Sunscreen was never recommended. No surprise here. Wearing sunscreen daily is something I have never heard French estheticians promote as they don’t practice it themselves. Sunscreen is reserved for visits to the beach. One esthetician told me years back “You Americans are into that sunscreen thing.”So all in all, my facial was average. Truthfully, it’s hard to dazzle me as I have so much experience but I try to keep open-minded. But there just wasn’t much to it. It was a traditional facial (and a very expensive one) with no bells and whistles but my skin did look good and needed the attention after a nine hour airplane flight, so I was pleased about that.
I have talked a lot about French skin care on my blog and when I’m in the hands of a French esthetician, I’m reminded of how the American approach to skin care is better, at least in my opinion. I do believe however, that how they live and how they eat is so much better than in the U.S. and it may be one of the reasons why I rarely see French teens or adults with acne.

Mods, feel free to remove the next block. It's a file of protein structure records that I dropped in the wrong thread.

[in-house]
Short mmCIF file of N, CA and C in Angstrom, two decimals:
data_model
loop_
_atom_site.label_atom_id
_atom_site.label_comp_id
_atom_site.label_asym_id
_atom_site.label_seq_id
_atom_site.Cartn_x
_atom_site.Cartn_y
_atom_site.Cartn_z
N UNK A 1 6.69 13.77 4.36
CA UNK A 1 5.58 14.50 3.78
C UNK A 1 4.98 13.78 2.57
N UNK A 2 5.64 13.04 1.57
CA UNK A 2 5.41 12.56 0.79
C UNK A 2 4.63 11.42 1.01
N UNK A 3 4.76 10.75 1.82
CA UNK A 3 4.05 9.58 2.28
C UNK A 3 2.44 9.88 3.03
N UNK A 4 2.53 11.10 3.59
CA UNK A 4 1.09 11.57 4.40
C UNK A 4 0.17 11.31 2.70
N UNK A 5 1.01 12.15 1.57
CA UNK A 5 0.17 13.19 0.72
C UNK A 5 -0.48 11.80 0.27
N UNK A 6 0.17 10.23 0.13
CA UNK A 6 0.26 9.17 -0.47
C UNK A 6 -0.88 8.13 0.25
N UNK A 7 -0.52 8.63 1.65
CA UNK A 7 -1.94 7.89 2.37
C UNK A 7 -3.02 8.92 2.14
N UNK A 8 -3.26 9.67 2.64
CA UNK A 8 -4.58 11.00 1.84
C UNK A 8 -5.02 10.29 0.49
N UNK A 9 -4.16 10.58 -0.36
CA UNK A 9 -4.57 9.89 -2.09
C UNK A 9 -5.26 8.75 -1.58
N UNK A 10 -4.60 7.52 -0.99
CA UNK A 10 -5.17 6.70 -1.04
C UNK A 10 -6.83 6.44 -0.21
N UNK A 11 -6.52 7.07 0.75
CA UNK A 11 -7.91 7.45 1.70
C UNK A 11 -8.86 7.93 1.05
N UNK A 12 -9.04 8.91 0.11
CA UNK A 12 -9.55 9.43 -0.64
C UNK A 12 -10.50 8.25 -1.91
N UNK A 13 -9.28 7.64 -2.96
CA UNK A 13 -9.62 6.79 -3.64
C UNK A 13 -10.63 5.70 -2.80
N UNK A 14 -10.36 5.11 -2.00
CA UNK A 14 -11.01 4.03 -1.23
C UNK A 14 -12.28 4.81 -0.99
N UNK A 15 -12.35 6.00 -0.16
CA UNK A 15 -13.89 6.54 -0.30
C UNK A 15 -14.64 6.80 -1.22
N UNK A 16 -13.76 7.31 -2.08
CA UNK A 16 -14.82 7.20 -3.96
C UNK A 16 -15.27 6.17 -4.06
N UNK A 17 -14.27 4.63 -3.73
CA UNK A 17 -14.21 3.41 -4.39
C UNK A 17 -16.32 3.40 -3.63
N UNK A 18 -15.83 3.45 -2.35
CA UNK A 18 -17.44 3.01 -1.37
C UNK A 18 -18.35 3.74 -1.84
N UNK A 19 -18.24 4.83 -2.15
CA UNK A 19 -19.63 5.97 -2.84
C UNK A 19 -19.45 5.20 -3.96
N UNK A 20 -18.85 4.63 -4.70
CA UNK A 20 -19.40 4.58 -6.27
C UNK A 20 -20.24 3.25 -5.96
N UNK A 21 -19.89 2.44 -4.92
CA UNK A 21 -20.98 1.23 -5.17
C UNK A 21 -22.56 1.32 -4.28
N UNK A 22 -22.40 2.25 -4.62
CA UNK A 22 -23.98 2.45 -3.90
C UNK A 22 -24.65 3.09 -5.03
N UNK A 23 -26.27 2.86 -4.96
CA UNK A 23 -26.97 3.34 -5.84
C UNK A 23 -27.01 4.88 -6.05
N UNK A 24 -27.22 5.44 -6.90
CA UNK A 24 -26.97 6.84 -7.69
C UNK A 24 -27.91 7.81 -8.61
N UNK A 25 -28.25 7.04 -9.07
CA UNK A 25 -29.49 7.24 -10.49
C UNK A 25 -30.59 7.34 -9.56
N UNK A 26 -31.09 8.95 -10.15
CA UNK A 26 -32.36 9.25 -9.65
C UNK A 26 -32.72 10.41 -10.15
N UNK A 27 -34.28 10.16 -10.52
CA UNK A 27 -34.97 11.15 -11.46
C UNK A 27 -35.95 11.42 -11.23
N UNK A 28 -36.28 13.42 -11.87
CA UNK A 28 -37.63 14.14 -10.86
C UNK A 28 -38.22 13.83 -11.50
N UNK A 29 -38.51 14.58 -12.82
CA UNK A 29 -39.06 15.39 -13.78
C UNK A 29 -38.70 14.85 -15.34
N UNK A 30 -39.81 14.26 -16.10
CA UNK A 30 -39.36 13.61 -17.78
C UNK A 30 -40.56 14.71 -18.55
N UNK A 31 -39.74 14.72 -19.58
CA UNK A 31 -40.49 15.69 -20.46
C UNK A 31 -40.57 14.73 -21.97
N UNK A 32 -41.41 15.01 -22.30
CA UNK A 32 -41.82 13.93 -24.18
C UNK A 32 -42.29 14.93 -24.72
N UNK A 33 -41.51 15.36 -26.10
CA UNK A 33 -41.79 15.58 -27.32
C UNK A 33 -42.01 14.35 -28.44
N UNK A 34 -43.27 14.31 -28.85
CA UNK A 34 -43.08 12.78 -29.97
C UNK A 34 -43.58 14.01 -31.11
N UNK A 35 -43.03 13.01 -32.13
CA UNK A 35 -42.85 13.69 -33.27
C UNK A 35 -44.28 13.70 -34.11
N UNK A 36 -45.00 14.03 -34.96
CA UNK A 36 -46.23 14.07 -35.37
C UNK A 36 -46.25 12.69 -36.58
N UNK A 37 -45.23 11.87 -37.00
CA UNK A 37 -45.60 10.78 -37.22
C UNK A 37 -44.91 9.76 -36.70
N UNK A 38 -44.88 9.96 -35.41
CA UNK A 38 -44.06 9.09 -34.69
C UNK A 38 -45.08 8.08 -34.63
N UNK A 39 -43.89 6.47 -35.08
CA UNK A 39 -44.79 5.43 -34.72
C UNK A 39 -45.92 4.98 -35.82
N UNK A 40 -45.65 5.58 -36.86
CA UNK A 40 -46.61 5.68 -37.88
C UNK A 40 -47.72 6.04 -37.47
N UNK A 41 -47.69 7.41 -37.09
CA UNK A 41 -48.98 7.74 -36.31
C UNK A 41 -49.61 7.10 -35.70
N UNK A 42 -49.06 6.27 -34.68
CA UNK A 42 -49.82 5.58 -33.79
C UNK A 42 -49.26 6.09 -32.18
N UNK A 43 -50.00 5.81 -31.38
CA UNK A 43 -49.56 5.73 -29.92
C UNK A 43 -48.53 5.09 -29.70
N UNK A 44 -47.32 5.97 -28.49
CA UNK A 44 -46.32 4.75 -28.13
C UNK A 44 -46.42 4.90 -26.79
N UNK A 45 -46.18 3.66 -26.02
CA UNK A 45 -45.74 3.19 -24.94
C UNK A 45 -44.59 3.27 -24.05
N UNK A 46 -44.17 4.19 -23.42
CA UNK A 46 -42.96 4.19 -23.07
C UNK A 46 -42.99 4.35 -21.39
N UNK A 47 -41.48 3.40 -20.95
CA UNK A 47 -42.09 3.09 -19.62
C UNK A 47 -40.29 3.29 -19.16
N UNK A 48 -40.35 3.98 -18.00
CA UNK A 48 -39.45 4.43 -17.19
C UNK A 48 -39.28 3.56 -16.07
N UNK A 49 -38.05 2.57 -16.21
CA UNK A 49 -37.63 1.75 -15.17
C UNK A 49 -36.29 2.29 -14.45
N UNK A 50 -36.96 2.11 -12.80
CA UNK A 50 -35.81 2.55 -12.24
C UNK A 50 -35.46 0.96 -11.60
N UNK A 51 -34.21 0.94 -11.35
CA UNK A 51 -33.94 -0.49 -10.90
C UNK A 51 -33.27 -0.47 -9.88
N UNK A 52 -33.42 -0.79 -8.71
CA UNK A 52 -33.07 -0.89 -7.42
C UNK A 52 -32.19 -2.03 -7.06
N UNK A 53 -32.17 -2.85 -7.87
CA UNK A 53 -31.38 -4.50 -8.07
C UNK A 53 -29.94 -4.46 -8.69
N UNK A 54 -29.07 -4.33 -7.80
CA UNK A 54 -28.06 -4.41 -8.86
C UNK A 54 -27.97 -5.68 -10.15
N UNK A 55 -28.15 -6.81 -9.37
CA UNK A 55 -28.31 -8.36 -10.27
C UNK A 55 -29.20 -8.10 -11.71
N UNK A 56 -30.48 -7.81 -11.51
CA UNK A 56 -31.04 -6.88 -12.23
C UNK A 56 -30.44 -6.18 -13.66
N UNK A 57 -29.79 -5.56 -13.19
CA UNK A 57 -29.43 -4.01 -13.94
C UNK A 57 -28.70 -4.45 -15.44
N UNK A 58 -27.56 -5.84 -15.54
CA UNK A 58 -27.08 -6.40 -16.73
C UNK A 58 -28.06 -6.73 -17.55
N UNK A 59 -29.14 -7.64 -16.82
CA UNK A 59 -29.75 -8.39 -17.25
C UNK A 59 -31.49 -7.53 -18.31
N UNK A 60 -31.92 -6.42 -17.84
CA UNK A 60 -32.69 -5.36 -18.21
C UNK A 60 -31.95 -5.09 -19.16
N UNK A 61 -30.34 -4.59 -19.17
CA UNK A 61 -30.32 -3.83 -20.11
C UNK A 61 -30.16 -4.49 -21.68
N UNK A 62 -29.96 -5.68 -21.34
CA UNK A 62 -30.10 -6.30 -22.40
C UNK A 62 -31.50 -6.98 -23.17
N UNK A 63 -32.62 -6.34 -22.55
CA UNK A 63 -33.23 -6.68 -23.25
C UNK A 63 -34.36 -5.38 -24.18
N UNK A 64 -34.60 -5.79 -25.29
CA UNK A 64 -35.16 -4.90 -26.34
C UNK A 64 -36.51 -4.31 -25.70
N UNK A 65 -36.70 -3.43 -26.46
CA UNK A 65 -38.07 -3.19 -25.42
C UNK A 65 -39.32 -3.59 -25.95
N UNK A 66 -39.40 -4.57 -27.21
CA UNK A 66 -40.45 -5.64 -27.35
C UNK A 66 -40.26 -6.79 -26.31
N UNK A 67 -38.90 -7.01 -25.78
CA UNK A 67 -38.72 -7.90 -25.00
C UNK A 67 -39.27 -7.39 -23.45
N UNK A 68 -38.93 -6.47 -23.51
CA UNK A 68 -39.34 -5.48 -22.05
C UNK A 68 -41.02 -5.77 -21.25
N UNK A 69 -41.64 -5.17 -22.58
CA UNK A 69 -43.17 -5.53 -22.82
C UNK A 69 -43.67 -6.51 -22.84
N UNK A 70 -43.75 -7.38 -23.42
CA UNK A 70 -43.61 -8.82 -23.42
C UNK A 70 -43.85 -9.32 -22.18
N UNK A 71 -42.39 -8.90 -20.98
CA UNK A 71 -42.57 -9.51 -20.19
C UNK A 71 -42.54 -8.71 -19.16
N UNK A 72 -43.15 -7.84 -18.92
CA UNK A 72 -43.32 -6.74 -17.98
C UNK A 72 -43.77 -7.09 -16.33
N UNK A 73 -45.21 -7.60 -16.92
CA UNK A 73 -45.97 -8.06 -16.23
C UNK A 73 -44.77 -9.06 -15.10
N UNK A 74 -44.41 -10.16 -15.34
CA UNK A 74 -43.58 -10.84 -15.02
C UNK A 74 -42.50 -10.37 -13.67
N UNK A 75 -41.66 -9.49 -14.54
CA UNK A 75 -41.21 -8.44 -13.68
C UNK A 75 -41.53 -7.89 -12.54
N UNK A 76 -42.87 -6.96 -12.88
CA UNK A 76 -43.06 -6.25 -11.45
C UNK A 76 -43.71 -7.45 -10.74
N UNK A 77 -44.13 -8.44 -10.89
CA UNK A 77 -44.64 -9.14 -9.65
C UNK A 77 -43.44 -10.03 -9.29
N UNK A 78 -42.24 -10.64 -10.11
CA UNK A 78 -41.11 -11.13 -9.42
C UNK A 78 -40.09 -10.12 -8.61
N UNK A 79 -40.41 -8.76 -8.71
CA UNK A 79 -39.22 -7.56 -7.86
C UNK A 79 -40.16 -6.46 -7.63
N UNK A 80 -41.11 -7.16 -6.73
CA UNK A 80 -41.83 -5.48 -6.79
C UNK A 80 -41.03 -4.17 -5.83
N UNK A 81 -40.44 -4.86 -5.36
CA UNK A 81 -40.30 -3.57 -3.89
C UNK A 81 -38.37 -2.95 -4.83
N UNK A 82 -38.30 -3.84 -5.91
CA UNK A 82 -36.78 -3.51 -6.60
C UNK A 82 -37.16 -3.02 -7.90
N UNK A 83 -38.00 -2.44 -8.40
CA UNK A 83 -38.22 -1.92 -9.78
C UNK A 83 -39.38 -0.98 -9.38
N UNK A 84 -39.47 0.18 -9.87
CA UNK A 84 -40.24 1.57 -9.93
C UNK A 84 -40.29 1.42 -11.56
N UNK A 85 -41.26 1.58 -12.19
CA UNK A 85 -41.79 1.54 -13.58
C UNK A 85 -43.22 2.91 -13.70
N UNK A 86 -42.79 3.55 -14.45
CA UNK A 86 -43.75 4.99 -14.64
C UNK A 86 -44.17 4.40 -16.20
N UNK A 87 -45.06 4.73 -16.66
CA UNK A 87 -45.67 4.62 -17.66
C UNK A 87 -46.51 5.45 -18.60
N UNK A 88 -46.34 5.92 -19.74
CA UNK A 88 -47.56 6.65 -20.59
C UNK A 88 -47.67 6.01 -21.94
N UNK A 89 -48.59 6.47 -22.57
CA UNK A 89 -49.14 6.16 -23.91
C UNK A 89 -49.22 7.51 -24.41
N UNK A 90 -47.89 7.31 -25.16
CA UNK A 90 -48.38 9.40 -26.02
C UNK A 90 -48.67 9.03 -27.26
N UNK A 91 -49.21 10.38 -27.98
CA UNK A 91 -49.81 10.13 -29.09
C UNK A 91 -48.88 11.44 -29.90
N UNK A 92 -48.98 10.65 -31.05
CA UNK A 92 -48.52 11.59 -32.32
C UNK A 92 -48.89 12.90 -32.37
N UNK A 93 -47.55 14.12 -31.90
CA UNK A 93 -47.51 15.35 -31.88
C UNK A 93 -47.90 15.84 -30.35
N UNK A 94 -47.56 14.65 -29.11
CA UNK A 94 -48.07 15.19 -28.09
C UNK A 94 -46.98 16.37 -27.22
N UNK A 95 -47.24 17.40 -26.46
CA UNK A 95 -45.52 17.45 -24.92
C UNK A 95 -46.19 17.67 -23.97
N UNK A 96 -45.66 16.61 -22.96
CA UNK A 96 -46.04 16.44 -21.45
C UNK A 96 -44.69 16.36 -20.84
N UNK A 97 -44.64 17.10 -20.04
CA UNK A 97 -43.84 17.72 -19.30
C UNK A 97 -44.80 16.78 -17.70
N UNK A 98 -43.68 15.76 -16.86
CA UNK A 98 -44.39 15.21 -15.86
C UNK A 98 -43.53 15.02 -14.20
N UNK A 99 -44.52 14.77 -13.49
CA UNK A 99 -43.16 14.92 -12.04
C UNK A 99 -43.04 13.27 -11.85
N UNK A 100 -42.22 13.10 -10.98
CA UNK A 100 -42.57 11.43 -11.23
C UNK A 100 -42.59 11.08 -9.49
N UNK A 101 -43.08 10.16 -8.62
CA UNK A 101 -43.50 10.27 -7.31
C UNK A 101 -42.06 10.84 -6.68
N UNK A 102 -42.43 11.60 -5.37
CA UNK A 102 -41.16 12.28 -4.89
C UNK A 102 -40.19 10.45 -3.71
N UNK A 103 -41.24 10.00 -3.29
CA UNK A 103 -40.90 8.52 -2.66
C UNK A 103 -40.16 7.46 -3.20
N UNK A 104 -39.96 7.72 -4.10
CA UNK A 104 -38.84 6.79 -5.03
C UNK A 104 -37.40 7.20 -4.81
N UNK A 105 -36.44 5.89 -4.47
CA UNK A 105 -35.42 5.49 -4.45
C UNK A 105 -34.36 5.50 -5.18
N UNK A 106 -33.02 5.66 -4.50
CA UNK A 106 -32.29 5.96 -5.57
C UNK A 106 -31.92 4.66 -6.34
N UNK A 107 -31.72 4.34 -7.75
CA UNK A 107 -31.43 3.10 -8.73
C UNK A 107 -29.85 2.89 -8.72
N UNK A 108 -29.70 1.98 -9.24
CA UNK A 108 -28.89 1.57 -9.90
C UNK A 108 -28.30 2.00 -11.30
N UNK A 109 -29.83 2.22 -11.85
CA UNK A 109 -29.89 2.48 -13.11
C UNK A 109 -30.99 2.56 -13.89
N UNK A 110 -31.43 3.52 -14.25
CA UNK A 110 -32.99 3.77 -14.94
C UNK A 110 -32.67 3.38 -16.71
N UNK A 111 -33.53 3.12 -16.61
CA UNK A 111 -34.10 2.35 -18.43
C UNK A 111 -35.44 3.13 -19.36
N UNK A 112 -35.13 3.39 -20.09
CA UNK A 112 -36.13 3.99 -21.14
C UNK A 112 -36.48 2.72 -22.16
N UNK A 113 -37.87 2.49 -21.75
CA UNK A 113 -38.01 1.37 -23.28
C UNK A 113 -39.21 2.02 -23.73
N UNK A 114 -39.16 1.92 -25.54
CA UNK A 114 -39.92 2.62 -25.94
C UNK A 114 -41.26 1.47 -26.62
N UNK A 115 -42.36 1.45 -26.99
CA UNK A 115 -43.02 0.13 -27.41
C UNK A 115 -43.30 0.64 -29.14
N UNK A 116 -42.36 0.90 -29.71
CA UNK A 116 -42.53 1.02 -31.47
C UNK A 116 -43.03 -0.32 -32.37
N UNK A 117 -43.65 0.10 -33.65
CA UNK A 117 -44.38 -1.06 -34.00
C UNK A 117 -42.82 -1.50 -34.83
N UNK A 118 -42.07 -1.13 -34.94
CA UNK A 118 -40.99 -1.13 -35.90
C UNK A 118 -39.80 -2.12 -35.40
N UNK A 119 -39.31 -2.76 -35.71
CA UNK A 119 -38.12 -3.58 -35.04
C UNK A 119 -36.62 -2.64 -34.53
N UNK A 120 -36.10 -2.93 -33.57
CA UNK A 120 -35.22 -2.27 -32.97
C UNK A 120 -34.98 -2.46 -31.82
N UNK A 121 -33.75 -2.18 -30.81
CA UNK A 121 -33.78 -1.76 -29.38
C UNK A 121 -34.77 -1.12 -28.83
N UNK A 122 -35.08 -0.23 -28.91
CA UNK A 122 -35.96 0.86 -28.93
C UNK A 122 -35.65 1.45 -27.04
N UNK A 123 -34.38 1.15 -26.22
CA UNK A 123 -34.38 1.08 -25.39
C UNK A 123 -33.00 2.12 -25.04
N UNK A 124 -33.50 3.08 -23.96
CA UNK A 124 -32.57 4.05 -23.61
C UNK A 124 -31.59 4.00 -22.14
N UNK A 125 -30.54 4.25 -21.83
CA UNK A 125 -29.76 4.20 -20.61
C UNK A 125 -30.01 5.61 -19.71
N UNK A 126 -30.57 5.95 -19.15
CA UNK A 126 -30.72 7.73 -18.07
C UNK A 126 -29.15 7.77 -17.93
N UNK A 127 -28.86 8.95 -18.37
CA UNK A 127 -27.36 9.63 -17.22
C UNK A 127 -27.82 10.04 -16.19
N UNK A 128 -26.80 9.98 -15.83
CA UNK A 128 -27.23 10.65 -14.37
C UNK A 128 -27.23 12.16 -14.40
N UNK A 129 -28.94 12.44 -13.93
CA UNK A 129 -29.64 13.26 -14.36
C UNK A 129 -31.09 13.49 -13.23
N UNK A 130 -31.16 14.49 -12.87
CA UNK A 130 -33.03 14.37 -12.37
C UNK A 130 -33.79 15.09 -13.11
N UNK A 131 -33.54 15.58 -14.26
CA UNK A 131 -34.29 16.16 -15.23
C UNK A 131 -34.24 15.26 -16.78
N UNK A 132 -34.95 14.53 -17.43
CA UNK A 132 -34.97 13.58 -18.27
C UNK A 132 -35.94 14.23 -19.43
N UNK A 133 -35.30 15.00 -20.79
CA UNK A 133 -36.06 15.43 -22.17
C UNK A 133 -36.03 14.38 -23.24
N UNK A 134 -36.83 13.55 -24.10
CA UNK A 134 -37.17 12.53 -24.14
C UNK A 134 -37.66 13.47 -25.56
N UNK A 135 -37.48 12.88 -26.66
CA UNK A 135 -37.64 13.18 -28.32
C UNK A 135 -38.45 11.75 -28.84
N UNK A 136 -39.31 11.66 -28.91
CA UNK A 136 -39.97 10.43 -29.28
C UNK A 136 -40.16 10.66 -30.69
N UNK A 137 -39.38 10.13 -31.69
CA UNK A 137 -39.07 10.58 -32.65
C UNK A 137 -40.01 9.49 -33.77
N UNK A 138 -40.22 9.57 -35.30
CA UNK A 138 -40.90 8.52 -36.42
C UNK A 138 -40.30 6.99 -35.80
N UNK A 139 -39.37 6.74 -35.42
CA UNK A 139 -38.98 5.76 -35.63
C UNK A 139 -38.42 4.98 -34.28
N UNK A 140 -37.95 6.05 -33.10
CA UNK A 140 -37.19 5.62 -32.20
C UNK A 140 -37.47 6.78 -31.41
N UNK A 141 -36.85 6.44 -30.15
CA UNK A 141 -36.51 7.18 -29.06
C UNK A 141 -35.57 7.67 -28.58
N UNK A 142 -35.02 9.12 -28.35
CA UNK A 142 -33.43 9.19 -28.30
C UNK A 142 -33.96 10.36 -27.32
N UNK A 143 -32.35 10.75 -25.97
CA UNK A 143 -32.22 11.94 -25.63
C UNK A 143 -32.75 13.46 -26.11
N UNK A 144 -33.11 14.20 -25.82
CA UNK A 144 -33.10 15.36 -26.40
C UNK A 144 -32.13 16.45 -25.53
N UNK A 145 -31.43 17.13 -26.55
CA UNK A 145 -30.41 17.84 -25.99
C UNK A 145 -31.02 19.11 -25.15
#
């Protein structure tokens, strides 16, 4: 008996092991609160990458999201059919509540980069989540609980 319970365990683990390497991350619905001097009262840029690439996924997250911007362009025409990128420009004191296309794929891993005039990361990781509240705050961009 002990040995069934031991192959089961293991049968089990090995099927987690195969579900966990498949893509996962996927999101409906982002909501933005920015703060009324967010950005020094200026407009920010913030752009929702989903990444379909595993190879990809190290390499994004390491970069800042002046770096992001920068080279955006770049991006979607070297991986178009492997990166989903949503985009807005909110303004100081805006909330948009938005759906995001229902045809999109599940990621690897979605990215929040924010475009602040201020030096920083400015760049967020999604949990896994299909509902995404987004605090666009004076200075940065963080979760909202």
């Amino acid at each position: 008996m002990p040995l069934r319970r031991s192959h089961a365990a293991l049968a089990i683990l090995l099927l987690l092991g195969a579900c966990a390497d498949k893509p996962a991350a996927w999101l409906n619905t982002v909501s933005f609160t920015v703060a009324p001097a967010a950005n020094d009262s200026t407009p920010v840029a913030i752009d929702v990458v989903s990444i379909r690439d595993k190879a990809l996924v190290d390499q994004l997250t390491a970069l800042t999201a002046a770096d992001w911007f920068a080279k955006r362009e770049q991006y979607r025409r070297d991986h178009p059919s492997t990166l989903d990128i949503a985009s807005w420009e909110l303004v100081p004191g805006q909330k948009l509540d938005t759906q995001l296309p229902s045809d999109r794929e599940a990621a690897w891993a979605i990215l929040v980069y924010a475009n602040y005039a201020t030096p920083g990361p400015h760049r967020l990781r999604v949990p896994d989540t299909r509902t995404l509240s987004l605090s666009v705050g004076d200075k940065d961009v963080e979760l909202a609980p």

Every esthetician, no matter where they live, has their own personal beliefs about how the skin should be cared for and all estheticians are sincere in their quest to help others have beautiful and healthy-looking skin. It’s usually the reason they got into the skin care profession in the first place.
If you’re an esthetician, I highly encourage you to schedule a facial elsewhere. Put yourself in the shoes of being a client as there is always something to learn, and learning means growing.
Celebrity Esthetician & Skincare Expert
As an esthetician trained in cosmetic chemistry, Renée Rouleau has spent 30 years researching skin, educating her audience, and building an award-winning line of products. Trusted by celebrities, editors, bloggers, and skincare obsessives around the globe, her vast real-world knowledge and constant research are why Marie Claire calls her “the most passionate skin practitioner we know.”